Don’t Wait til Mardi Gras for Your King Cake, Celebrate Tres Reyes This Weekend | Arts & Culture | Smithsonian
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Don’t Wait til Mardi Gras for Your King Cake, Celebrate Tres Reyes This Weekend

The New Orleans classic has its roots in the roscon de reyes, a Spanish treat for the 12th day of Christmas

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A Roscon de Reyes, courtesy of Tamorlan (WikiCommons)

For years I thought it was just because the Spanish like a good party that they dragged their Christmas celebrations out until the night of January 5, when they had another round of parades and gift giving for Los Reyes Magos, the coming of the Three Kings, also known as Tres Reyes, or simply Reyes. It’s only recently that it clicked that, actually, they got it right. While the rest of us are waiting for Santa to deliver his celebratory gifts for Christmas, Jesus didn’t actually get any until 12 days later, when Gaspar, Melchior, and Balthazar finally showed up with their gold, frankincense and myrrh.

Christmas is a bit of a Johnny-come-lately in Spain and many Latin American countries, and it’s only a couple of decades since it really wasn’t much of a celebration at all. Navidad has become more important these days, and while most families gather together for a large meal on Christmas Eve, usually beginning with a fish soup followed by seafood, jamón serrano, cheeses and various cold cuts, there isn’t really any traditional food specific to the occasion. For the day of Tres Reyes, though, when the kids have opened the presents they found in a shoe placed under the Christmas tree the night before, no home would be complete without a Roscón de Reyes, or Rosca de Reyes if you live in Mexico or Puerto Rico, the two Western Hemisphere countries most likely to celebrate Tres Reyes. The Spaniards brought the tradition of celebrating the Epiphany and sharing the Rosca to the New World.

The Three Kings Bread is a sweet loaf baked in a ring – think fat, circular panettone decorated with dried figs, quince, cherries, candied fruits to symbolise the precious stones in a crown, and with thrombosis levels of white sugar scattered on top, and there you have it. Some recipes call for dates and honey to be used, but these are considered mere folderols added to the recipe by upstarts who can’t realise that some good things don’t need improving. Sound familiar? The New Orleans tradition of the King Cake comes from this same tradition.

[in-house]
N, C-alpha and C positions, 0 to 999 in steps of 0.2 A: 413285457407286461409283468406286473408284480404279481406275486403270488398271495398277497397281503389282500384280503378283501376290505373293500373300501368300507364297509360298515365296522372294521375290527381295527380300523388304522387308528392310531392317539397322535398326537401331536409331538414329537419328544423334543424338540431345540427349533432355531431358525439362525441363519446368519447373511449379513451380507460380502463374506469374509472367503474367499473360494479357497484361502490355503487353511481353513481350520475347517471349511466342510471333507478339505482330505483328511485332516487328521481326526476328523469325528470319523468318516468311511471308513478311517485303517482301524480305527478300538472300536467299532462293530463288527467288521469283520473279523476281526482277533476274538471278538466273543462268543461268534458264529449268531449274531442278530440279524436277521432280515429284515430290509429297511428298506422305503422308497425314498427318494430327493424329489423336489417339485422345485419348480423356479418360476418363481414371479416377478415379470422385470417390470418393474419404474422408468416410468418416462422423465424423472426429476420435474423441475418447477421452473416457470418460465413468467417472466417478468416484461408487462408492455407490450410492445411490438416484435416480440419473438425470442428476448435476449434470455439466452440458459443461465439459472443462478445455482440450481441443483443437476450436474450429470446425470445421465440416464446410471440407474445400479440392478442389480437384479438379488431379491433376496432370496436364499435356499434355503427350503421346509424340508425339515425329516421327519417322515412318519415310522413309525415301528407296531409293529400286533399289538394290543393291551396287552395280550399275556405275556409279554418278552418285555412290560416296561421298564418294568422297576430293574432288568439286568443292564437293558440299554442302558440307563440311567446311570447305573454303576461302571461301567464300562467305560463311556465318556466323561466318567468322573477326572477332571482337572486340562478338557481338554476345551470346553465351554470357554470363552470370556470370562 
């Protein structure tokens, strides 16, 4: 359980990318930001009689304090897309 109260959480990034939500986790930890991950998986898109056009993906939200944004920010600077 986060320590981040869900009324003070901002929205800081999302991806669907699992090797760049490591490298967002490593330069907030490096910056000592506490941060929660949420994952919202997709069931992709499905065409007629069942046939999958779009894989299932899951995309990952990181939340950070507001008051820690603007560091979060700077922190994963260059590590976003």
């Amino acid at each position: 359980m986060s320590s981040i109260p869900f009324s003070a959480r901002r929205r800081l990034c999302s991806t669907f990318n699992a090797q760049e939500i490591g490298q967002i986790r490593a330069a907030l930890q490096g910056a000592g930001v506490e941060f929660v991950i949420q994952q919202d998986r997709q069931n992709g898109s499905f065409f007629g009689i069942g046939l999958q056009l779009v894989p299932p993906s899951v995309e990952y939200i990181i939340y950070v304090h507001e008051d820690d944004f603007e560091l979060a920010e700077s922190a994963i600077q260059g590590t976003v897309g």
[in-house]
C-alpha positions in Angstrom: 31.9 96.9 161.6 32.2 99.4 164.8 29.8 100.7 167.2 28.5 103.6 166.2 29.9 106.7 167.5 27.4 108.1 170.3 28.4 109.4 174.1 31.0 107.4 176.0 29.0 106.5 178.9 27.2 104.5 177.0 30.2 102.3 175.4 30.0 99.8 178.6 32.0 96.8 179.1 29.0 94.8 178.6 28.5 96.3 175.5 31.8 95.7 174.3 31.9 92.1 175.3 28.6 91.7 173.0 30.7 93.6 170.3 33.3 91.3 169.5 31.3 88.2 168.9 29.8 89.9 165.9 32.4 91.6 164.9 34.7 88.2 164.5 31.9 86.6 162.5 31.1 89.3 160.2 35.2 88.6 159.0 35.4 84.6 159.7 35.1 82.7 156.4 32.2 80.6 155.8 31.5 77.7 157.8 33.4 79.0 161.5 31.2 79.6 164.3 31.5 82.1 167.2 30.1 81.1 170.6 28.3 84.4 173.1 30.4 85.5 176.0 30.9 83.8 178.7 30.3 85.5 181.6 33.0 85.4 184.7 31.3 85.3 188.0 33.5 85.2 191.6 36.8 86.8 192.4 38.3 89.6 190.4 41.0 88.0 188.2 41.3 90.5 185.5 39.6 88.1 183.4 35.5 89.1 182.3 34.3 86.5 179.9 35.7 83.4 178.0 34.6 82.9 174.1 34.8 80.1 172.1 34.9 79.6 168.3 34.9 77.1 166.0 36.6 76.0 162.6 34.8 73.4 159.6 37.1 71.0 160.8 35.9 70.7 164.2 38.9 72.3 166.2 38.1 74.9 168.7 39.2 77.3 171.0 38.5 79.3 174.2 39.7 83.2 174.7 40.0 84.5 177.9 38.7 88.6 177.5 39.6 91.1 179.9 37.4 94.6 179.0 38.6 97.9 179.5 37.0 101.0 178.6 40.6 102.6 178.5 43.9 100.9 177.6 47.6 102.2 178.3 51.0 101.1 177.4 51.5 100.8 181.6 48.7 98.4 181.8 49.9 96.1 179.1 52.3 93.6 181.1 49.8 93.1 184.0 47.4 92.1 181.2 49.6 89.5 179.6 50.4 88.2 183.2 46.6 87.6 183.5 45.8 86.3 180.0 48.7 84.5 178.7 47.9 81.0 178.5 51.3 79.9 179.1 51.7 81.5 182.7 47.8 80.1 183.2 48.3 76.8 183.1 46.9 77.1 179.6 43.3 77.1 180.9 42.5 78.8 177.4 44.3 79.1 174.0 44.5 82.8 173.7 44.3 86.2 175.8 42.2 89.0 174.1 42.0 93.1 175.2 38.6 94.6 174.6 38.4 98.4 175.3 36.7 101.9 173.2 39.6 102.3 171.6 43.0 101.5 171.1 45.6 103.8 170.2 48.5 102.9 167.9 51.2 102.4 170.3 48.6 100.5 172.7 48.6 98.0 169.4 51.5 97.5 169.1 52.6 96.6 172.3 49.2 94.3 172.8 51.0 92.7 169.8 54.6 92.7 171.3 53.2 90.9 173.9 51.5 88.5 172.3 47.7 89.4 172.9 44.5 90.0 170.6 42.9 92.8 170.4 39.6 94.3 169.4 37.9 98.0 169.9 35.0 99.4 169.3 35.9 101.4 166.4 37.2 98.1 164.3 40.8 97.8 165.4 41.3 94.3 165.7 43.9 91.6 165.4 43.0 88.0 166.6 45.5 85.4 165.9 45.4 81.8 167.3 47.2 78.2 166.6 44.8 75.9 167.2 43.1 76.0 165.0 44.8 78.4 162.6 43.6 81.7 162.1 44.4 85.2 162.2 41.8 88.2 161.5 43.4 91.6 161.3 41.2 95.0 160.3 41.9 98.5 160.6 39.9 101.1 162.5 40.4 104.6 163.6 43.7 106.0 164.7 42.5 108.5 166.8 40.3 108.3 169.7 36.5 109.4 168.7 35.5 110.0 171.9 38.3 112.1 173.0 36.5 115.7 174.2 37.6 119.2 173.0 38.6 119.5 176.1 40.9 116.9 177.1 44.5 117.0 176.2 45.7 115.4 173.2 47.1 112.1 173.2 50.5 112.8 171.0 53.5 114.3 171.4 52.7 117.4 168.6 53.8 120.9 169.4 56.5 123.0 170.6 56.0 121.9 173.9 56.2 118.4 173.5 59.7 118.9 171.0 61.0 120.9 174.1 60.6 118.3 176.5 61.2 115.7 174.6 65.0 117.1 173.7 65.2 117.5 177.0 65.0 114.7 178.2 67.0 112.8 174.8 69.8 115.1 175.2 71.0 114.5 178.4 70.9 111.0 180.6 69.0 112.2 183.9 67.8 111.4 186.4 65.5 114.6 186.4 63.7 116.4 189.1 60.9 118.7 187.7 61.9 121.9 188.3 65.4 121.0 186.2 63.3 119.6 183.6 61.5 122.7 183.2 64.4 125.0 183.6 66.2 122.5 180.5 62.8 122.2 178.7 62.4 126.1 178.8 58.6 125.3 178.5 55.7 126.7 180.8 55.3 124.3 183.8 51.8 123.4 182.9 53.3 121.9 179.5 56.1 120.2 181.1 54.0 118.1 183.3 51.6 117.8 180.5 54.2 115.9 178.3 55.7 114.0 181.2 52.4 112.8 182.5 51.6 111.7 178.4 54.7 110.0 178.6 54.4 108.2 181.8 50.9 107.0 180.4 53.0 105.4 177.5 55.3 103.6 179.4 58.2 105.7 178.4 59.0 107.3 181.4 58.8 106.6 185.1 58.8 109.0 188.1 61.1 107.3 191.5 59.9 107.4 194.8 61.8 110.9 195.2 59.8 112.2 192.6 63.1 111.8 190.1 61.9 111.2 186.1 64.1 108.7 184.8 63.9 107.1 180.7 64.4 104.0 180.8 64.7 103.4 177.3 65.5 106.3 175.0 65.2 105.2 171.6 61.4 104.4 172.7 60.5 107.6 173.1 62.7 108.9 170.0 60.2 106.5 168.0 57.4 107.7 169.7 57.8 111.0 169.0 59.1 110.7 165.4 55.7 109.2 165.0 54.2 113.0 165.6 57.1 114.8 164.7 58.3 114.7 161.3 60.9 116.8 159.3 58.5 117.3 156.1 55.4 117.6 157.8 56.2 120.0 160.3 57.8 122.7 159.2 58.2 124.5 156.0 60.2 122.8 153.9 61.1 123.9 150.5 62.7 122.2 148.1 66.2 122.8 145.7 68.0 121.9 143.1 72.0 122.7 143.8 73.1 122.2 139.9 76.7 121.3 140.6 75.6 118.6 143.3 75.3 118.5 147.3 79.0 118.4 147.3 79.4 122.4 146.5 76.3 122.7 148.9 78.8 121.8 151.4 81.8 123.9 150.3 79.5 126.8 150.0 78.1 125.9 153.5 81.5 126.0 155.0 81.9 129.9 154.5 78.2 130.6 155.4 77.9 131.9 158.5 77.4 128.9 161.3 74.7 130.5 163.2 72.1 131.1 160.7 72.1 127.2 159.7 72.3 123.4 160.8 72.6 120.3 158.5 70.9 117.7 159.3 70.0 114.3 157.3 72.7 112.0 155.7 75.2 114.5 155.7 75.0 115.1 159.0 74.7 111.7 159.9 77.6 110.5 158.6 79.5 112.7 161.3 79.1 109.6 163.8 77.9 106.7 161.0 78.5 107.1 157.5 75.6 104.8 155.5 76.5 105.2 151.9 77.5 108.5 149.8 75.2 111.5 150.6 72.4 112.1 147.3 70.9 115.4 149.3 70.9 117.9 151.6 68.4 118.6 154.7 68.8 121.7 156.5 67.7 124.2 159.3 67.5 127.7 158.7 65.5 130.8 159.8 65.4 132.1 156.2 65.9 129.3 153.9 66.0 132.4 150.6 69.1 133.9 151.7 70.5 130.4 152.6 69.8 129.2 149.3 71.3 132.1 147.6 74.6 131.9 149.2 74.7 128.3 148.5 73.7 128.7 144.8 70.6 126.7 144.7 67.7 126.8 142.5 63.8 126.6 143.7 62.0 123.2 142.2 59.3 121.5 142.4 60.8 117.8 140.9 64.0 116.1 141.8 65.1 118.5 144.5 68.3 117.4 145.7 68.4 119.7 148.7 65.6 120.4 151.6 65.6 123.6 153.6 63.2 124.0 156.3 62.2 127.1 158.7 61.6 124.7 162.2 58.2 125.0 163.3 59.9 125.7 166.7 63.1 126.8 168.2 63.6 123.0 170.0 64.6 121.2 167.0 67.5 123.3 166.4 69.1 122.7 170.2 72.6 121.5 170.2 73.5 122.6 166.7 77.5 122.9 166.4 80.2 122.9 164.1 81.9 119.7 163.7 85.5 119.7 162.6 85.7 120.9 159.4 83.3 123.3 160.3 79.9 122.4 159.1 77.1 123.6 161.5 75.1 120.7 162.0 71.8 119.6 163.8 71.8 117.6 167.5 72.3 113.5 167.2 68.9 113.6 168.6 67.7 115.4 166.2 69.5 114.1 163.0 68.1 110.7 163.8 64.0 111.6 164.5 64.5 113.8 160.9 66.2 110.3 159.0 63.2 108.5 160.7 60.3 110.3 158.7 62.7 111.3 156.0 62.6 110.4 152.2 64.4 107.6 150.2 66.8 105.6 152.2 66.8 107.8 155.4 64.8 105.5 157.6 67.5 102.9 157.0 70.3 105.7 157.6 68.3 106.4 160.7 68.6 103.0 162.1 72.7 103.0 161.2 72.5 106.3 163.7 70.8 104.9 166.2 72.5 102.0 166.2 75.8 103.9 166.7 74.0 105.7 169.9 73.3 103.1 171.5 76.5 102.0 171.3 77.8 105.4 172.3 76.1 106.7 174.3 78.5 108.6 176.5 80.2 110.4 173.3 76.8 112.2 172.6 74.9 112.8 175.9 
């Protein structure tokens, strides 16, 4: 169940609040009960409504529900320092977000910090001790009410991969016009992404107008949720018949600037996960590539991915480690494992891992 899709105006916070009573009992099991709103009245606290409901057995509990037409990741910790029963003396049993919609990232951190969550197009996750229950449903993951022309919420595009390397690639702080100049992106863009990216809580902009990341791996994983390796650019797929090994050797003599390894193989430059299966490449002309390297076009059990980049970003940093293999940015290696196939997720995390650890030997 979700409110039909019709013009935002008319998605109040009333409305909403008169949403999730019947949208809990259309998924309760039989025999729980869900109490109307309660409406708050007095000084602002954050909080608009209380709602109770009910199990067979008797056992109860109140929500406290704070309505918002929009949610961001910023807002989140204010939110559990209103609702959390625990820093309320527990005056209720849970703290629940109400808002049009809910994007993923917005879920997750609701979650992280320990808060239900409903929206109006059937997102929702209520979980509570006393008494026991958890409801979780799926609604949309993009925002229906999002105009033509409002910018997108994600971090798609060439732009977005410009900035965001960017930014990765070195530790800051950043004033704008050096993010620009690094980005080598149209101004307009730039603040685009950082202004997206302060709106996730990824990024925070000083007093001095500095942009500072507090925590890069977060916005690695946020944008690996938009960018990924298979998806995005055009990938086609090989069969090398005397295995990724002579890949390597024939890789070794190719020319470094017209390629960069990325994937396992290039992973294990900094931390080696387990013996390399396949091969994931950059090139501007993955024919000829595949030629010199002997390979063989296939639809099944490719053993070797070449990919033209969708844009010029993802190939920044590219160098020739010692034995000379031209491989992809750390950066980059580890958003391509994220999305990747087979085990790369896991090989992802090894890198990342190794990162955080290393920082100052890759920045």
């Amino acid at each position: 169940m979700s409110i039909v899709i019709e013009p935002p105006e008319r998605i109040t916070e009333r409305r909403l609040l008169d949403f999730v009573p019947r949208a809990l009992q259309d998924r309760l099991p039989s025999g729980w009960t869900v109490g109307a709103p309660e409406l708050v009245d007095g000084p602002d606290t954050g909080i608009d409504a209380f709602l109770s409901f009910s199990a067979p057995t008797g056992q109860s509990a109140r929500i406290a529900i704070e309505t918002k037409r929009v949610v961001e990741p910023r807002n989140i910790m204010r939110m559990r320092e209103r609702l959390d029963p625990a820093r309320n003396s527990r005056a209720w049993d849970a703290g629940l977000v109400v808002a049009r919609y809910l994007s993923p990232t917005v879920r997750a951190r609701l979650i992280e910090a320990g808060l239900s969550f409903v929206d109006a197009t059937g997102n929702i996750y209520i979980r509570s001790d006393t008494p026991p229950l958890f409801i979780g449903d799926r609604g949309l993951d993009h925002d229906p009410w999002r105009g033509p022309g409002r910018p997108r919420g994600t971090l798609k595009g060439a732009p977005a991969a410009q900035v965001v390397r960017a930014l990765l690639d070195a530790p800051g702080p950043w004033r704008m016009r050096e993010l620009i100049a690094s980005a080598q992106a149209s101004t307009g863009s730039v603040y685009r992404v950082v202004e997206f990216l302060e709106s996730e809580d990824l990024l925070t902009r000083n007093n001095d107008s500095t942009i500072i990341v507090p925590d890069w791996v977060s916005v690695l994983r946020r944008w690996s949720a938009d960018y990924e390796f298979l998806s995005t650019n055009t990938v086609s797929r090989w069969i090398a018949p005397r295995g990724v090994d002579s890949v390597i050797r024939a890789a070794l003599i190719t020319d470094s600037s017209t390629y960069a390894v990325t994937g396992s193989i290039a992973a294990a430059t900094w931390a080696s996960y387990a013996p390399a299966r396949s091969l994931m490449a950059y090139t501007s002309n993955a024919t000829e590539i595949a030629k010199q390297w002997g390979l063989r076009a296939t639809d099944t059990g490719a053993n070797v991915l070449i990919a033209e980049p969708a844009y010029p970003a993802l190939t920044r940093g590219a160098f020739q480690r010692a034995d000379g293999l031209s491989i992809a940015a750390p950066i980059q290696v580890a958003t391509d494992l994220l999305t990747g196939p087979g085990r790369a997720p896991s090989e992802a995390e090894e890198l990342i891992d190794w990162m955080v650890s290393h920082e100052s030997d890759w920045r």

Just as no resident of Valencia can ever agree on where to eat the best paella, everyone swears absolutely that they know the best Roscón baker in their city, never mind in their own barrio. A proper Roscón needs to be freshly baked, or at the very least out of the oven in the last twelve hours. On the evening of Tres Reyes lines form outside bakeries late in the evening as devotees collect their pre-ordered cake, and if you don’t have your Roscón booked by mid-November, forget it. You will be reduced to the ignominy of buying one from the supermarket shelves. If you are really lucky, your baker will open for a couple of hours on the morning of the big day so you can enjoy it fresh from the oven with a cup of chocolate so thick the spoon stands upright in it. (In Mexico the Rosca forms part of the evening celebration and is usually accompanied by corn tamales.)

The shape of the Roscón is round, to signify a king’s crown, although these days you can also find it baked as an oval. According to one wit at my local bakery, they are baked that way because baker’s ovens aren’t usually big enough to make huge family-size versions, particularly the size of the families the Spanish gather together for their celebratory fiestas.

Traditionally each person cuts his own slice, carefully inspecting it for one of two things, a small figure of Jesus or a faba bean. The idea of the figurine hidden in the cake is to symbolise being hidden away from the wrath of King Herod, after he had ordered all male infants recently born in Bethlehem to be put to the sword when he heard that the rightful King of the Jews was about to be born. As Jesus was born in a stable and not in an inn as would have been expected, he was saved, effectively hidden from view, as is the figure in the cake. Whoever finds him is King for the day, and has to host a party on the Dia de la Candelaria (Candlemas Day) which takes place on February 2. Yet another excuse for extending the party. Unfortunately for the person who finds the faba bean, he has to pay for next year’s roscón.

Derek Workman is a guest blogger for Food and Think. He writes about Spain and Morocco at spainuncovered.net

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About Derek Workman

Derek Workman is an English journalist living in Valencia who “delights in searching out the weird, the wonderful and the idiosyncratic, which Spain has by the bucketful.” He blogs at Spain Uncovered.

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